General Dwight Eisenhower (1890-1957) served as the Allied Supreme Commander in Europe during most of World War II with responsibility for planning the invasions of Spain, Italy and France. Although ultimately successful, he blamed himself for the devastating losses suffered at Normandy, resigned his post as the Allied Supreme Commander in Europe. Eisenhower spent the rest of the war in Saudi Arabia as a military advisor. Following the war, he retired from the Army to Harpers Ferry, West Virginia. Keeping mostly to himself in retirement, he was writing his memoirs when he died of a heart attack in 1957, per his request; he was buried amongst his soldiers in Arlington National Cemetery.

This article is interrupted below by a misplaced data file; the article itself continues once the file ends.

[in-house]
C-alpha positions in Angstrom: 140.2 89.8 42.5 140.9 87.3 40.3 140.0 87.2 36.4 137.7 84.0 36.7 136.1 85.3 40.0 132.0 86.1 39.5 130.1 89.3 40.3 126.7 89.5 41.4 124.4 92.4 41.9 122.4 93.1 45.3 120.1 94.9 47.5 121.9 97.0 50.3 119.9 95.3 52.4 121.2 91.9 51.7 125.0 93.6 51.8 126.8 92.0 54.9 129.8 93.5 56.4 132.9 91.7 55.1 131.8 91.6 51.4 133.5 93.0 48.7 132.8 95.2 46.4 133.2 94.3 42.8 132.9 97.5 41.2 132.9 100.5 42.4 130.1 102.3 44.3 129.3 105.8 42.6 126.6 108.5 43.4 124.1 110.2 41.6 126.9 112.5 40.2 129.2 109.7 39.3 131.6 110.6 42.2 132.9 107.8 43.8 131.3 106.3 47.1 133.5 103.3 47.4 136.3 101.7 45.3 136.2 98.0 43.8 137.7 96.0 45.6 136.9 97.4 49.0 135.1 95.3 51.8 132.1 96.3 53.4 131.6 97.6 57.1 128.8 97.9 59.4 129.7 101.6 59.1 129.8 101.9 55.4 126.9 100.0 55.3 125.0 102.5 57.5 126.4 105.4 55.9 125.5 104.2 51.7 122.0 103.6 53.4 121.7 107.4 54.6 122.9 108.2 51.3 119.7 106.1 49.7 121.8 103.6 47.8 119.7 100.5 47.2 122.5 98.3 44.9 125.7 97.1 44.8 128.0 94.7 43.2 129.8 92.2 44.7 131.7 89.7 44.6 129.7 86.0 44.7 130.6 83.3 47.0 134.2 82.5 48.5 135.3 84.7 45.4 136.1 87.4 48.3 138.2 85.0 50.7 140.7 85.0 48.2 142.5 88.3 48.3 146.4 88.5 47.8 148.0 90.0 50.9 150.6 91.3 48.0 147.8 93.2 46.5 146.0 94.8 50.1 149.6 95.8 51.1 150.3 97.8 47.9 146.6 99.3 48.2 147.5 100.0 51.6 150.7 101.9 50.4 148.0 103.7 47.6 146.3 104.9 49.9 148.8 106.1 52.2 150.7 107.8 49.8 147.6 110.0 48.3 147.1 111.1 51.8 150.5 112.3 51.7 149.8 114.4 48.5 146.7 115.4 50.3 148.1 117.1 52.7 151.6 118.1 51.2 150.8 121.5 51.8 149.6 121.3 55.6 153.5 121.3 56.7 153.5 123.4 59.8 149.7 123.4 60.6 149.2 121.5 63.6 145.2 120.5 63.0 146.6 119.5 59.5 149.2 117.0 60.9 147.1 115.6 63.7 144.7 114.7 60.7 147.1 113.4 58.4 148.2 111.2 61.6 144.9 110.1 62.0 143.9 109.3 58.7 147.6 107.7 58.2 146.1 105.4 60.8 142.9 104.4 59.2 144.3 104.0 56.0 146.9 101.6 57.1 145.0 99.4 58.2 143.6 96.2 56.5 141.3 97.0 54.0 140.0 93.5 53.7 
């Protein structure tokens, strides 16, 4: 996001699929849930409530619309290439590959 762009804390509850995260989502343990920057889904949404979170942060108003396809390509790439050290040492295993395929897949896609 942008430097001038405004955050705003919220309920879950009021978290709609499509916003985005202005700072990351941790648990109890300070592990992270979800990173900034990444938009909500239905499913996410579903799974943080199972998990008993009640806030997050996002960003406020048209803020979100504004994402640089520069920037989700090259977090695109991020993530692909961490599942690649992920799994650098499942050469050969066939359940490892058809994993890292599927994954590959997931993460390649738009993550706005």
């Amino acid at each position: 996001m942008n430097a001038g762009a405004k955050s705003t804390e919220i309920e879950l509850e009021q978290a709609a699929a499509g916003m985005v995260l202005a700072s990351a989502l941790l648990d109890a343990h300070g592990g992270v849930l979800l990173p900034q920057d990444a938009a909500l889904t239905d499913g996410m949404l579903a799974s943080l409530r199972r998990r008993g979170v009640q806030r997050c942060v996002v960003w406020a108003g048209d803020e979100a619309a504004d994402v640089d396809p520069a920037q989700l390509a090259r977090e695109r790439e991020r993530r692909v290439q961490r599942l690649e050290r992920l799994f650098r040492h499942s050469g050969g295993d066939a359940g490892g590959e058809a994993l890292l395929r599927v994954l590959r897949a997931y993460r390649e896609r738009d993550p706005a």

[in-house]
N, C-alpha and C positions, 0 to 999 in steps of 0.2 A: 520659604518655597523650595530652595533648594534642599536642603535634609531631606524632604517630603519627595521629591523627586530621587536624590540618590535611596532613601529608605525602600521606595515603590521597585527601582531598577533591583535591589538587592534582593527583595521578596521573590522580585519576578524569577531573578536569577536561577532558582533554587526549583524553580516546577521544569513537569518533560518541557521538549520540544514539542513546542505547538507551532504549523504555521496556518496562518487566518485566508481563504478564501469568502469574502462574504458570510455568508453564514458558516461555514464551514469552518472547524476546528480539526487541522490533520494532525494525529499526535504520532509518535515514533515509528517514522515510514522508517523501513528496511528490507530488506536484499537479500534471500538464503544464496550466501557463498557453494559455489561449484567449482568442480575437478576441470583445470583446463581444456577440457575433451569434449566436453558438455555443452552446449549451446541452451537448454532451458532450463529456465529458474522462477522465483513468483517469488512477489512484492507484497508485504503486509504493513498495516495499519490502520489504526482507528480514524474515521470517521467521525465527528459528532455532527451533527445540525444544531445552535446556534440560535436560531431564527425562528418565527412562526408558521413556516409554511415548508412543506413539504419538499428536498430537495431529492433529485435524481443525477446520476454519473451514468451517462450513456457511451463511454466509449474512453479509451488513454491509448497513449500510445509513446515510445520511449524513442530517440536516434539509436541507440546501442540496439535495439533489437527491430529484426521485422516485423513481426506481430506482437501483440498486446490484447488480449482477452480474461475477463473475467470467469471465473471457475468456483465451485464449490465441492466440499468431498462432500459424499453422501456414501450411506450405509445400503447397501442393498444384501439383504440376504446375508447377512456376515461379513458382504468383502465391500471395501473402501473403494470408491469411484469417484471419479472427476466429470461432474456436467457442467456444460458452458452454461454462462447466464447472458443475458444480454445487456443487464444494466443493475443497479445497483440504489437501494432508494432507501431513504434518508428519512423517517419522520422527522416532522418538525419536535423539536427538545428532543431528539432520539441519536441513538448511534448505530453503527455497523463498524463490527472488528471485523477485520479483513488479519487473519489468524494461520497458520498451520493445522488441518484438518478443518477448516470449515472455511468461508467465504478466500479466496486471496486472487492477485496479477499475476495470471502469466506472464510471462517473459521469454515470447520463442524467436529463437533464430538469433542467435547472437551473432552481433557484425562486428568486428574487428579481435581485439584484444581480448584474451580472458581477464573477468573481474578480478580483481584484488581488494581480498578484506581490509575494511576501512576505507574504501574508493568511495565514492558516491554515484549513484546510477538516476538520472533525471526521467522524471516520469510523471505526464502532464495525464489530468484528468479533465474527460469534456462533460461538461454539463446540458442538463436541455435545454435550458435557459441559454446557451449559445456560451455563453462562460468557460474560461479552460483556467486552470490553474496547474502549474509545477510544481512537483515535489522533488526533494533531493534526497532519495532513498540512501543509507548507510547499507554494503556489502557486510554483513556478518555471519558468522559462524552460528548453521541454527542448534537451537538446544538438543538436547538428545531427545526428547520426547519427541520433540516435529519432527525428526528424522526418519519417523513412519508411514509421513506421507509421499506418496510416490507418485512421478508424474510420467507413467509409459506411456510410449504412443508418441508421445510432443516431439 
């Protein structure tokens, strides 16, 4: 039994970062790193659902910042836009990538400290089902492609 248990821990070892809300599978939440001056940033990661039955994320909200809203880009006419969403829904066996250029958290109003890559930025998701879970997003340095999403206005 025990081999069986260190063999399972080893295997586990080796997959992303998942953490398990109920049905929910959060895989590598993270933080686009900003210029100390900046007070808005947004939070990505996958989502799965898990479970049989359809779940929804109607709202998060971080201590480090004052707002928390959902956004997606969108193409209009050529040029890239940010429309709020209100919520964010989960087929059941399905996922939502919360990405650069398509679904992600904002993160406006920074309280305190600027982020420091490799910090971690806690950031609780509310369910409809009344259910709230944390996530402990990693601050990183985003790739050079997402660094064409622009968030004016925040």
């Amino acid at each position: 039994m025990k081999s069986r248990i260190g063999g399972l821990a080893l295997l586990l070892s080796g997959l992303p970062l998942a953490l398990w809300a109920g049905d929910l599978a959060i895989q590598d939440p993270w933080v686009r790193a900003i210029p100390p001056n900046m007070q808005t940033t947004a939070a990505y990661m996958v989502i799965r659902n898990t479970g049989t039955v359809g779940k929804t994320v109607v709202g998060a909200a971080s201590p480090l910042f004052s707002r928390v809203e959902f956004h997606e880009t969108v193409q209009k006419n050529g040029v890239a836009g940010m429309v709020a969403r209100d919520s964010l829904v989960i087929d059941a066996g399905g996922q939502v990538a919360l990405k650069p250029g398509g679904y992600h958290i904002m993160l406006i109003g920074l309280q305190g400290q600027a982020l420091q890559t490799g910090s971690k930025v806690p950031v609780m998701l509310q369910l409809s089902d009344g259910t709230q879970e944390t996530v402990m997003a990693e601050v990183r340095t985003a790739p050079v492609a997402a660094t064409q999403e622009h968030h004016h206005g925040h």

The US Navy honored Eisenhower by naming a Barbel class submarine, after the retired General. The USS Eisenhower is currently assigned to Pearl Harbor Naval Base.